Prior to the “fire season”, insurance companies start terminating clients and state their reasons for why they refuse to insure certain people. The most common reason for refusal is the geographic location of the house. Is your house located near a forest or canyon? Does the area have a history of wildfires? If you’re a new home-owner, you can be denied coverage. Your policy can also be canceled for seemingly no reason at all. However, it comes down to the risk your property poses to the insurance company.

The single detrimental actor that impacts the state of your policy and premiums is the distance between your home and brush. If the home is located more than 2500 feet away from brush/wildfire areas and canyons, you will likely get standard coverage and your premiums won’t be very high. However, if your property is located in proximity to brush you’ll find it very hard to find insurance – you’ll pay 5-10x as much as CA residents located in low-risk areas.

Do Californians Pay More for Wildfire Insurance?

Yes – Californians pay a lot more for home insurance than the average American. There are very few options for Californians who are canceled by their insurance company. If the insurance company deems your home too high risk before the fire season, they will notify your lender. In this case, you must start seeking a new home insurance policy immediately or the lender can purchase one for you.

In California, this is known as “Force-placed insurance”. These are some of the most expensive home insurance plans in the nation. For instance, if you were dropped from your regular plan which costs $140/month, you can pay as much as $950 a month overnight when you’re placed under force-placed insurance. There are huge variations in the amount CA homeowners pay depending on the risk factor of their home.

There are a few solutions for those homeowners to help them decrease their premiums. If you live near a brush area, wildfire area, or canyon, etc, start analyzing all insurance companies that service your area and reach out to them for quotes. You may luck out and find one that gives you great coverage at an acceptable cost. You can also add a fire insurance policy to your current policy and raise the limits at a small increase in your premiums.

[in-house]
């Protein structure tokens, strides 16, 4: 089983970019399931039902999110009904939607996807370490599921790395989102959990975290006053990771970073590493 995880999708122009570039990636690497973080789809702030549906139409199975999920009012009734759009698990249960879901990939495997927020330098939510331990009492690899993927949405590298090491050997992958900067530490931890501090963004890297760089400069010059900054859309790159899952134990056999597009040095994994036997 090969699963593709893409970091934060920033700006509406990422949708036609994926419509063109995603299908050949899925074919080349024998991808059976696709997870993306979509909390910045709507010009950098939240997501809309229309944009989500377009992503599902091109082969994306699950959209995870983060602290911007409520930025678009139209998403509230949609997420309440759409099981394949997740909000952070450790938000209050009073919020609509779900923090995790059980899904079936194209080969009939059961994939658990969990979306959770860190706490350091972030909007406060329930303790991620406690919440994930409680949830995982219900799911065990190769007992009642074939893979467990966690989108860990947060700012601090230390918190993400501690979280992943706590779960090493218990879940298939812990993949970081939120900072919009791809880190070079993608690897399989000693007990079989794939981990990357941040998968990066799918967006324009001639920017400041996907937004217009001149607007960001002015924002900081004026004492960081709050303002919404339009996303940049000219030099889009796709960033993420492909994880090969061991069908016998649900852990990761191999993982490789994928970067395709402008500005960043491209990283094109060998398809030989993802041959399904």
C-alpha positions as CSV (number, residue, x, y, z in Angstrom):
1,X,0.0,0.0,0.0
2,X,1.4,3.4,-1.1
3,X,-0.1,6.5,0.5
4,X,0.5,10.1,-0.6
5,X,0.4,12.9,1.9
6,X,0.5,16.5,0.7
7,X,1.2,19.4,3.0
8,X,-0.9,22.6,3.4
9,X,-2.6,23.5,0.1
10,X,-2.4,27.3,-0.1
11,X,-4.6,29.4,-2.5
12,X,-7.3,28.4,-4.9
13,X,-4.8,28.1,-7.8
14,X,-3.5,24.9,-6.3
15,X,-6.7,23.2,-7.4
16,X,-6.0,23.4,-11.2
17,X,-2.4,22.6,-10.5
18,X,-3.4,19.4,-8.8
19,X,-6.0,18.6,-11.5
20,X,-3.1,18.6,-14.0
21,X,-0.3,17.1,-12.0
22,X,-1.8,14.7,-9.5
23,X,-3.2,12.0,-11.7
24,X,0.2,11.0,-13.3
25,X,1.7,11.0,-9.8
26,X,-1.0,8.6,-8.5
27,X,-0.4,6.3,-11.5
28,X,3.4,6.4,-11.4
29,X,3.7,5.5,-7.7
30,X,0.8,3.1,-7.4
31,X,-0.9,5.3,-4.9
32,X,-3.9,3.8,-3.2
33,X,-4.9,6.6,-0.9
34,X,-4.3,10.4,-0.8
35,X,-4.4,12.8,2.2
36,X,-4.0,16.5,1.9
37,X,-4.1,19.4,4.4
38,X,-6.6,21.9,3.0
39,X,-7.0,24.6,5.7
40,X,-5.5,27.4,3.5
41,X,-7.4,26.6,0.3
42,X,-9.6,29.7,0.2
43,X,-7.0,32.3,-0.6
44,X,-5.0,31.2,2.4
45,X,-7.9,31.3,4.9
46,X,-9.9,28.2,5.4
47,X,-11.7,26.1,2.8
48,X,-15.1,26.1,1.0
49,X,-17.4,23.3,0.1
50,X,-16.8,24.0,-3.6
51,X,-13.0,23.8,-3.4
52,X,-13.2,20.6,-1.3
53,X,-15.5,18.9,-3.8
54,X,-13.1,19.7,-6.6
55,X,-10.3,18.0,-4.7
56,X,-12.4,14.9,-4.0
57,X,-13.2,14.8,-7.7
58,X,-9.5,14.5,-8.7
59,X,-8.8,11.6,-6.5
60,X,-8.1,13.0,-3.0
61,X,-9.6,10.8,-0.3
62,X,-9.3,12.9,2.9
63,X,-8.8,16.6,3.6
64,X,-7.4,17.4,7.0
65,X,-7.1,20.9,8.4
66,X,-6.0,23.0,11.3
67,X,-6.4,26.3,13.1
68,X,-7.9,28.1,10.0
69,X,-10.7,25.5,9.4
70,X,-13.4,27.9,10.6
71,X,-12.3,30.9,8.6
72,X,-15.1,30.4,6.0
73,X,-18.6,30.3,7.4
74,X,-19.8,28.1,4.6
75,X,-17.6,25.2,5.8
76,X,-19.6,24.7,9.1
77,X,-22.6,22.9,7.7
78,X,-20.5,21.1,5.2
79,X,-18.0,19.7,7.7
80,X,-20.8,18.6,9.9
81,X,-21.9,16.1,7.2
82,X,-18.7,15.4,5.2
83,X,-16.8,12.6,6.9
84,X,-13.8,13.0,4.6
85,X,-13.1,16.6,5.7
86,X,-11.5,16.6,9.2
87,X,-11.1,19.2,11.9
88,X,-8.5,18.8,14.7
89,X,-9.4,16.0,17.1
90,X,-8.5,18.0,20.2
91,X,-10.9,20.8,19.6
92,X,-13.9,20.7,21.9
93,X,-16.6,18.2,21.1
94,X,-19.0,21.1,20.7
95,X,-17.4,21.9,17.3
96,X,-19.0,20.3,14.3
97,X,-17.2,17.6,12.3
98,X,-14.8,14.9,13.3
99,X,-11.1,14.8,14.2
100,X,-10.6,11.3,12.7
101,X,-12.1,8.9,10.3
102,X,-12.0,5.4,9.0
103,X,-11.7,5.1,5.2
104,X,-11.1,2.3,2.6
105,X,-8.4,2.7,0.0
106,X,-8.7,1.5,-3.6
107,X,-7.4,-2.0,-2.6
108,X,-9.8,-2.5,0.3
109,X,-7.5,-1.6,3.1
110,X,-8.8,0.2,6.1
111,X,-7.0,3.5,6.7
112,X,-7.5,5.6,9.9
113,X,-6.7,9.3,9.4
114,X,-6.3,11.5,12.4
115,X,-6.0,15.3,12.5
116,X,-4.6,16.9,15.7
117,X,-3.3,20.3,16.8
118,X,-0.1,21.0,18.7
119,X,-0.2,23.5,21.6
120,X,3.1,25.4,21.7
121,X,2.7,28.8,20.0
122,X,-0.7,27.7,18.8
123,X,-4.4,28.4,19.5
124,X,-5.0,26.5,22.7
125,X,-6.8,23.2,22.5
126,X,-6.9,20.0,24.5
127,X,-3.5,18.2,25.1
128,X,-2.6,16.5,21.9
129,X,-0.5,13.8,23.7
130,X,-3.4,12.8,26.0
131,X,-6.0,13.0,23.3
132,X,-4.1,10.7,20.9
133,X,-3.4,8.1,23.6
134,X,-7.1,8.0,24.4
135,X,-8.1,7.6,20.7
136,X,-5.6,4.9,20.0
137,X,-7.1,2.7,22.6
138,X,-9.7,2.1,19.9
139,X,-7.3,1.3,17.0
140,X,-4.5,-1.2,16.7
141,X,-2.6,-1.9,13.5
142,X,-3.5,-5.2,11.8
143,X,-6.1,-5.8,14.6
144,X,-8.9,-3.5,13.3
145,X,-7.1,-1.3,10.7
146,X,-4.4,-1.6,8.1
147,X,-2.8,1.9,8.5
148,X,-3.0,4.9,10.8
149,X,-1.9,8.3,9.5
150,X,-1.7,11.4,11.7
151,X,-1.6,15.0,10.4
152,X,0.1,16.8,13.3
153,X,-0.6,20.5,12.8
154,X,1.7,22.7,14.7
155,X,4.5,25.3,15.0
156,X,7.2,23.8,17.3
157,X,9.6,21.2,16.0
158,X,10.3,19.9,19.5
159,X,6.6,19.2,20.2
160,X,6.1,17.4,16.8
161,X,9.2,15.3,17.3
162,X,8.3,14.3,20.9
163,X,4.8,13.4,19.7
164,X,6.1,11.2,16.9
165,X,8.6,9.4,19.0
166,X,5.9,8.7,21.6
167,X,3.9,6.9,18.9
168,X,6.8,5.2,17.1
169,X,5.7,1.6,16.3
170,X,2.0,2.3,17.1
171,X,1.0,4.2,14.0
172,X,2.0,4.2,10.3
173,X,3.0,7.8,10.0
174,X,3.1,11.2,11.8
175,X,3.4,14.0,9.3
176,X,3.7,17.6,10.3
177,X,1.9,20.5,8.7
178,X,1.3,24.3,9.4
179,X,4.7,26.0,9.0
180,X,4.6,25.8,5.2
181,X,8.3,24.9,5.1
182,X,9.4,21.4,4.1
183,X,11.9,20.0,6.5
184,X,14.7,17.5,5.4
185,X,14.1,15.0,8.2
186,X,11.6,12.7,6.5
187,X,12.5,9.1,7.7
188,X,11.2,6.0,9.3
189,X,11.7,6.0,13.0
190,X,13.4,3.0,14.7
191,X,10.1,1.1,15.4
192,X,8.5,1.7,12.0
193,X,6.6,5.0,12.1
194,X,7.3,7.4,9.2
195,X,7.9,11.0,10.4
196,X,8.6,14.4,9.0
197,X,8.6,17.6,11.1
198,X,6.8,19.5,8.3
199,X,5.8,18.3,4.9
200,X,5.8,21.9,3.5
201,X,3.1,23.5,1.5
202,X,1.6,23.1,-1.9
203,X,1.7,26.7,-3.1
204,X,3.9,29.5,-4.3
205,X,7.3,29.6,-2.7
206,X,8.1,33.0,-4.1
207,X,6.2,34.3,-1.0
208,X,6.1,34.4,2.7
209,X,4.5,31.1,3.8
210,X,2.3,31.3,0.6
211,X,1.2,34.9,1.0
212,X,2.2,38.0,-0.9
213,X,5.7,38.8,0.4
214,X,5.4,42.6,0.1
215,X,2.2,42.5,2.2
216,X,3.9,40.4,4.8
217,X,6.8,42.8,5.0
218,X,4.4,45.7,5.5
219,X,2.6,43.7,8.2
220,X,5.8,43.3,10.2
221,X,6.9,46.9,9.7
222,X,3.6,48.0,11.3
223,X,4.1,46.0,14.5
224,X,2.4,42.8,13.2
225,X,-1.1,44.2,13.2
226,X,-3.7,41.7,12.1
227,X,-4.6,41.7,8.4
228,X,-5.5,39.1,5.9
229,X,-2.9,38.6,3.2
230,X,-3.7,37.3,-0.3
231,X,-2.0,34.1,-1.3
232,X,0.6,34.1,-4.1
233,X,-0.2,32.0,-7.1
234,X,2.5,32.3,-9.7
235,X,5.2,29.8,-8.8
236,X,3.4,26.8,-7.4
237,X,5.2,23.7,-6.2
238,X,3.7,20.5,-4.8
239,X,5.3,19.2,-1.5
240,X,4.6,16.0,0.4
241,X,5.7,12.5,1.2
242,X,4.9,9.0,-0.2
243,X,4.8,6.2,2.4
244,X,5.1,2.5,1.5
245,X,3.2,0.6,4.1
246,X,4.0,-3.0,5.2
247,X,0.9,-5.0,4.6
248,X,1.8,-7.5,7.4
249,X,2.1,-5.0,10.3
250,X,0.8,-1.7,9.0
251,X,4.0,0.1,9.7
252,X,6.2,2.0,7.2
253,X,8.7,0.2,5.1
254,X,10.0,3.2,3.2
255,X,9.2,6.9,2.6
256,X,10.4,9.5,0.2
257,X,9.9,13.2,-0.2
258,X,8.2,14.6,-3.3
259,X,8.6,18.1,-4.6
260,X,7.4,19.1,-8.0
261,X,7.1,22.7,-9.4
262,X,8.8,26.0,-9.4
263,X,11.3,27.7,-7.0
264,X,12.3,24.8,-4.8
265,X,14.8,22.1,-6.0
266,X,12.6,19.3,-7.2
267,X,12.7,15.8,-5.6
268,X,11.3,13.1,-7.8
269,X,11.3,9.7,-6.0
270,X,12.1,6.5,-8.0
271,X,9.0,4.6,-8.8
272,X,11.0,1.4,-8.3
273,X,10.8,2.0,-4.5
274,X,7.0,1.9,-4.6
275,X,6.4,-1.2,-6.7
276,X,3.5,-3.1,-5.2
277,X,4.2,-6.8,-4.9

How to Lower Your Premiums: Brush Distance

Insurance companies define “brush” as any live or dead bushes, trees, shrubs, and vegetation located in close proximity to your home. In California, pine trees are very common and they are highly flammable. The brush on your property can light or catch fire quickly. The vegetation growing in thick bundles on the ground poses a serious threat to your home as a fire source. Insurers are mostly scared of insuring homes that are in close proximity to native flammable vegetation that can’t be removed.

If you clean up your yard of debris, tree branches, dried grass, etc, you’ll make a better impression on the insurer. You can also decrease the risk on your home by moving vegetation further away from the home. For example, if you have trees touching your roof this poses a risk as the fire can transmit from the tree onto the house. The greenery should also not touch the home or hang within 3 feet of the roof.

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Andrew Lee is insurance content writer and editor for Andrew holds a Bachelor's degree from Ryerson University and has extensive experience of writing content for financial websites. His expertise is especially strong in home and auto insurance.